I'm interested in conversations about and I want to talk about
Know exactly what you want?
Show search



Rising Psa during chemo?

Posted 02 Jan 2019 at 15:49


Hi all

My husband was diagnosed with prostate cancer in July 2018, spread to lymph nodes, pelvis, spine and left femur. Psa over 1500, Gleason 9 (4+5). He was immediately started on 3 monthly hormone injections and given 4 weeks of bicalutimide.

He has just completed 6 sessions of docetaxal, initial response was good with a drop in Psa to 101. But by the fourth session his Psa had started to rise again and is currently 204, at least it's no longer in the thousands but it's basically doubled in 6 weeks.

We are both very worried by this unexpected result (ok, so we're completely bricking it!), any thoughts/advice please? Oncologist has told us 'don't panic yet', it's the 'yet' that has completely freaked us out.

Thank you for your support.

Posted 02 Jan 2019 at 16:27
Hi Sarah,

The rise in PSA during docetaxel isn't great news. What is the Oncologist suggesting next? I'm a month behind you DX wise and after my final chemo session my Onco is lining up 20 doses of RT to blast the cancer further. Has RT been suggested?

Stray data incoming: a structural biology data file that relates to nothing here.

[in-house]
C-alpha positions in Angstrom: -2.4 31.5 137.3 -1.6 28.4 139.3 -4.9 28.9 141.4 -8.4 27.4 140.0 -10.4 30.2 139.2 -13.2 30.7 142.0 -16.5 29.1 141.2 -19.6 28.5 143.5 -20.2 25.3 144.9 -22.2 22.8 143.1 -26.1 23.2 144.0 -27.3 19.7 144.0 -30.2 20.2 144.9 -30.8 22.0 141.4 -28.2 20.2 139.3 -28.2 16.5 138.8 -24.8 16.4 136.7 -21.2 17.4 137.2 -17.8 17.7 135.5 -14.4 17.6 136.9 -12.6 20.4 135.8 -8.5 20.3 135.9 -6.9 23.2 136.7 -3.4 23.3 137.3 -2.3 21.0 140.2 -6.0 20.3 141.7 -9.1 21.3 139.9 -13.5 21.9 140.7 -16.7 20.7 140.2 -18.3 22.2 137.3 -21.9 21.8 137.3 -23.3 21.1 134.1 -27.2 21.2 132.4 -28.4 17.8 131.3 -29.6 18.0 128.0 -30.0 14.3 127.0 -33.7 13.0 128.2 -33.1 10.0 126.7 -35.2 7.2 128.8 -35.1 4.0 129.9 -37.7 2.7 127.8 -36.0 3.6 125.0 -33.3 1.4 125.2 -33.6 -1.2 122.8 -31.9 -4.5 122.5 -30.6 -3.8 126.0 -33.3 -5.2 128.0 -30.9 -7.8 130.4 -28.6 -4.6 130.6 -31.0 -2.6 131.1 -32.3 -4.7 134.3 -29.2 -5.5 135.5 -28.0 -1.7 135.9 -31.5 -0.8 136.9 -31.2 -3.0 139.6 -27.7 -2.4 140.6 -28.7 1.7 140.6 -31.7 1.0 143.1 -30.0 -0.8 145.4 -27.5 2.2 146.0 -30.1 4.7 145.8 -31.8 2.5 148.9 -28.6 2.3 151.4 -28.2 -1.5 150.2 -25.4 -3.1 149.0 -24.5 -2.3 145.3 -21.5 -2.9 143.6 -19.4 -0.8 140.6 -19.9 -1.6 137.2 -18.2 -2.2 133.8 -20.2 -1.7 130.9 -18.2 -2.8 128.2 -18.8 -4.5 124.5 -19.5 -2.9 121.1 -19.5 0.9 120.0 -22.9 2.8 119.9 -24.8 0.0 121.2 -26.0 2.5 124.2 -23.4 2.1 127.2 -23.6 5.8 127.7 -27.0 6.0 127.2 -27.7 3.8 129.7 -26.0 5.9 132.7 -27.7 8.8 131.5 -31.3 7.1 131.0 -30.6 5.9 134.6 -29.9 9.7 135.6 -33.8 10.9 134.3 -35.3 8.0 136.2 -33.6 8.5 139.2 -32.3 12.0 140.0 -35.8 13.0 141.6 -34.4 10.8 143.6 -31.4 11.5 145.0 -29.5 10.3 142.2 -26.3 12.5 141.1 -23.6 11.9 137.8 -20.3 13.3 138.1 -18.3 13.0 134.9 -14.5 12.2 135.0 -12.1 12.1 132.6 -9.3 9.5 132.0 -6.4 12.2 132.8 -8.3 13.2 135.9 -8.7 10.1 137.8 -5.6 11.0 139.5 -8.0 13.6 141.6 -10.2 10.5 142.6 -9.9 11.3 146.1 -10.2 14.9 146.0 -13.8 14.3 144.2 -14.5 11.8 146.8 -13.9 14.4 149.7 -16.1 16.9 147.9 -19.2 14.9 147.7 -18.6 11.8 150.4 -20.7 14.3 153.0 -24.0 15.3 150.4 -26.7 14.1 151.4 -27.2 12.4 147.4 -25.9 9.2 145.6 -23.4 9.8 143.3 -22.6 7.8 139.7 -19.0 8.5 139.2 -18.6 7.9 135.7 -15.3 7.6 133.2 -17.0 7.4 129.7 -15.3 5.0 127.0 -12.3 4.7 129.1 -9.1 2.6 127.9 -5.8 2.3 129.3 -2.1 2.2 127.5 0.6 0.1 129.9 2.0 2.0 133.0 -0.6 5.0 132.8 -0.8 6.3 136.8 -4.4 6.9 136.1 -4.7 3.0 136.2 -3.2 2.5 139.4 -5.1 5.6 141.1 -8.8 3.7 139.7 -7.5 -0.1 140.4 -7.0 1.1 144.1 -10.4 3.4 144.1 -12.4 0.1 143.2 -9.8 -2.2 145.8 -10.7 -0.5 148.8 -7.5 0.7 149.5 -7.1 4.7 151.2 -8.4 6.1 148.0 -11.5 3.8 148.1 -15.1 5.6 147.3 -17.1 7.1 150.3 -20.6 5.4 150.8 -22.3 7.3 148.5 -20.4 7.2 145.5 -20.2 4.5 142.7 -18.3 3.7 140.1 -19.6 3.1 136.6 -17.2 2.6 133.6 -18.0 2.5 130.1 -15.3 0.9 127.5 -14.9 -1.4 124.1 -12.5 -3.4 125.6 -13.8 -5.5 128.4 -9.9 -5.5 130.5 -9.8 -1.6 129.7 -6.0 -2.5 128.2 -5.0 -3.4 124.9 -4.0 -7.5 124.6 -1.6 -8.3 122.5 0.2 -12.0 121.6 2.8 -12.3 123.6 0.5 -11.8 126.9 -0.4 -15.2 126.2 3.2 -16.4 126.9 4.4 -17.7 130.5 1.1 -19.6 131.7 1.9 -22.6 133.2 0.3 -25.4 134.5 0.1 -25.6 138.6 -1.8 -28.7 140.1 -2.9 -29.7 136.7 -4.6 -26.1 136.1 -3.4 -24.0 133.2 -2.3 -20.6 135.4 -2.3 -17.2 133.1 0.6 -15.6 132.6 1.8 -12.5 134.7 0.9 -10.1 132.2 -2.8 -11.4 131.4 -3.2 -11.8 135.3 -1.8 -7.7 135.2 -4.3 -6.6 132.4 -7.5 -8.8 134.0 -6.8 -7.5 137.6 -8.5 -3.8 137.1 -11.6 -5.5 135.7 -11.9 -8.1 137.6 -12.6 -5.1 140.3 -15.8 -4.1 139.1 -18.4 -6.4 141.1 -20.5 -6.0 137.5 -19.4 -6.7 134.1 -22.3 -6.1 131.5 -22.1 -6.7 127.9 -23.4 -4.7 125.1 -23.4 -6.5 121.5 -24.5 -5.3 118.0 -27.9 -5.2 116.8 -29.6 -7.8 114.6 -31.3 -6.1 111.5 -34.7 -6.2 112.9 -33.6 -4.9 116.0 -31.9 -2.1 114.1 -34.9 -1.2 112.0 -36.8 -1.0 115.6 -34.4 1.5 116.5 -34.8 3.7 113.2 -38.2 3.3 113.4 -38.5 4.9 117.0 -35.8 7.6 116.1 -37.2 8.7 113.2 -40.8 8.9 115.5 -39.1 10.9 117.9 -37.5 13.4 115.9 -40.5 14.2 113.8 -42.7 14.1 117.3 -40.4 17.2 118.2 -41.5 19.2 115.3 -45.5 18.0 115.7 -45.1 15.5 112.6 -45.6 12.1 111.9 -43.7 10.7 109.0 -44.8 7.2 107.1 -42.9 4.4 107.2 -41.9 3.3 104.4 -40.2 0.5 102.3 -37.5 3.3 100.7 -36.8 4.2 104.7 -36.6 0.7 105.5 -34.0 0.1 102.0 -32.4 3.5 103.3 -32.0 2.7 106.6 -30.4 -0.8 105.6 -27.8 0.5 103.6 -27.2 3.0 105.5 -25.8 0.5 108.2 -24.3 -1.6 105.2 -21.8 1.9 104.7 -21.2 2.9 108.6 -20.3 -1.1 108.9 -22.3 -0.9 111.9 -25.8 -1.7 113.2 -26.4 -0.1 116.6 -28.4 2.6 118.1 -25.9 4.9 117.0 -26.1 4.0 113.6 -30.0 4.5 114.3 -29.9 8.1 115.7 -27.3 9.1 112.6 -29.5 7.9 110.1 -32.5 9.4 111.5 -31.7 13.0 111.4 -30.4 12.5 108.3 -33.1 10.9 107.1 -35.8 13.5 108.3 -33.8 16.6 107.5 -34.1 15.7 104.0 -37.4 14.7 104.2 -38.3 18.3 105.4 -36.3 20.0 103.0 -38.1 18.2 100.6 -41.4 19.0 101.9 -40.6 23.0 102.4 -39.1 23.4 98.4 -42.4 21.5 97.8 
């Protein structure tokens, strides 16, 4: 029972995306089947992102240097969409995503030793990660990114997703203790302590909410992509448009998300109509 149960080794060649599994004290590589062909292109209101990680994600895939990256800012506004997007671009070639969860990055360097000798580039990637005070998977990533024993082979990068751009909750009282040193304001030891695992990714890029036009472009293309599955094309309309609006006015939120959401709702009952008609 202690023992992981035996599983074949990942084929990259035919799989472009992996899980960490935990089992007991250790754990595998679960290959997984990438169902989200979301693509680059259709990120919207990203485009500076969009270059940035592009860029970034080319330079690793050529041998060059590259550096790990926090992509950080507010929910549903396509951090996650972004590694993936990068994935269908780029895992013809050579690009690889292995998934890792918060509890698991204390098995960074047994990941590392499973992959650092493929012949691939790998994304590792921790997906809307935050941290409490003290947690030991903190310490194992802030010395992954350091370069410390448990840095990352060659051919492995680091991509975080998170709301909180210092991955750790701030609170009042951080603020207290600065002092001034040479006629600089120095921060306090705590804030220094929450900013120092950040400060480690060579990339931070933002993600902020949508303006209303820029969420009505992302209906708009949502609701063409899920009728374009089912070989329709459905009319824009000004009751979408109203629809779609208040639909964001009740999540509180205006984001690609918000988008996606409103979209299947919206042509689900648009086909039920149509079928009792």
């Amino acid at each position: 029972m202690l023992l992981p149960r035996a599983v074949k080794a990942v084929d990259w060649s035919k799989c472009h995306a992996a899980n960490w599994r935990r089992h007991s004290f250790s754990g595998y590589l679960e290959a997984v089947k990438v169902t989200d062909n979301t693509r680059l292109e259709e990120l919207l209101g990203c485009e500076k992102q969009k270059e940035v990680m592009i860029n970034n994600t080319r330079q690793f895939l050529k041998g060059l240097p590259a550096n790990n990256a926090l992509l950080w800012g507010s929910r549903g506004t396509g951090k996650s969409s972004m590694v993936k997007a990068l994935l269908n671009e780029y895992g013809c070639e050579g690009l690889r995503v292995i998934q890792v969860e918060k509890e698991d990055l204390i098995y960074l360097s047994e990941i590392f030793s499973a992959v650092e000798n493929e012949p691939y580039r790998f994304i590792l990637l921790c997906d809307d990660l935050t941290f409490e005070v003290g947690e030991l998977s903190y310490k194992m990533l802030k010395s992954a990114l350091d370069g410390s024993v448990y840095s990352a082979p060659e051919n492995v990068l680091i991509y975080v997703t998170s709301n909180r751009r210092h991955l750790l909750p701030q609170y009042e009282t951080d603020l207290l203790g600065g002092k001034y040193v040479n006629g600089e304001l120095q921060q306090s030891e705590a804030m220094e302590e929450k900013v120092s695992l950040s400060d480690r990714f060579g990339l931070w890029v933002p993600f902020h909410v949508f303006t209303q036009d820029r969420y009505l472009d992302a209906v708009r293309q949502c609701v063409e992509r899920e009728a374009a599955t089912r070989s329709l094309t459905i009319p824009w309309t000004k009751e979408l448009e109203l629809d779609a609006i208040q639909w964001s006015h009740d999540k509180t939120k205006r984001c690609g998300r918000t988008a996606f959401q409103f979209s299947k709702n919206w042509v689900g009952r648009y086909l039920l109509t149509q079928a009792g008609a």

Posted 02 Jan 2019 at 16:49

Trust your onco. PSA is not a reliable indicator during chemo - basically, the cancer can realise it is being attacked and gives off extra PSA as it tries to fight back. It doesn't mean the chemo isn't working.


Edited by member 02 Jan 2019 at 16:52  | Reason: Not specified

"Life can only be understood backwards; but it must be lived forwards." Soren Kierkegaard

Posted 02 Jan 2019 at 17:29

Hi John

Thank you for your reply, oncologist has ordered a bone scan and review in one month. No suggestion of RT.

He's not overly happy with the rise but wants to check out if the cancer has progressed at all before looking at any further treatment.

This waiting is the pits!

Good luck with your final chemo and RT!

Posted 02 Jan 2019 at 17:30

Thank you Lyn, that makes sense. Keeping everything crossed.



Forum Jump  
©2019 Prostate Cancer UK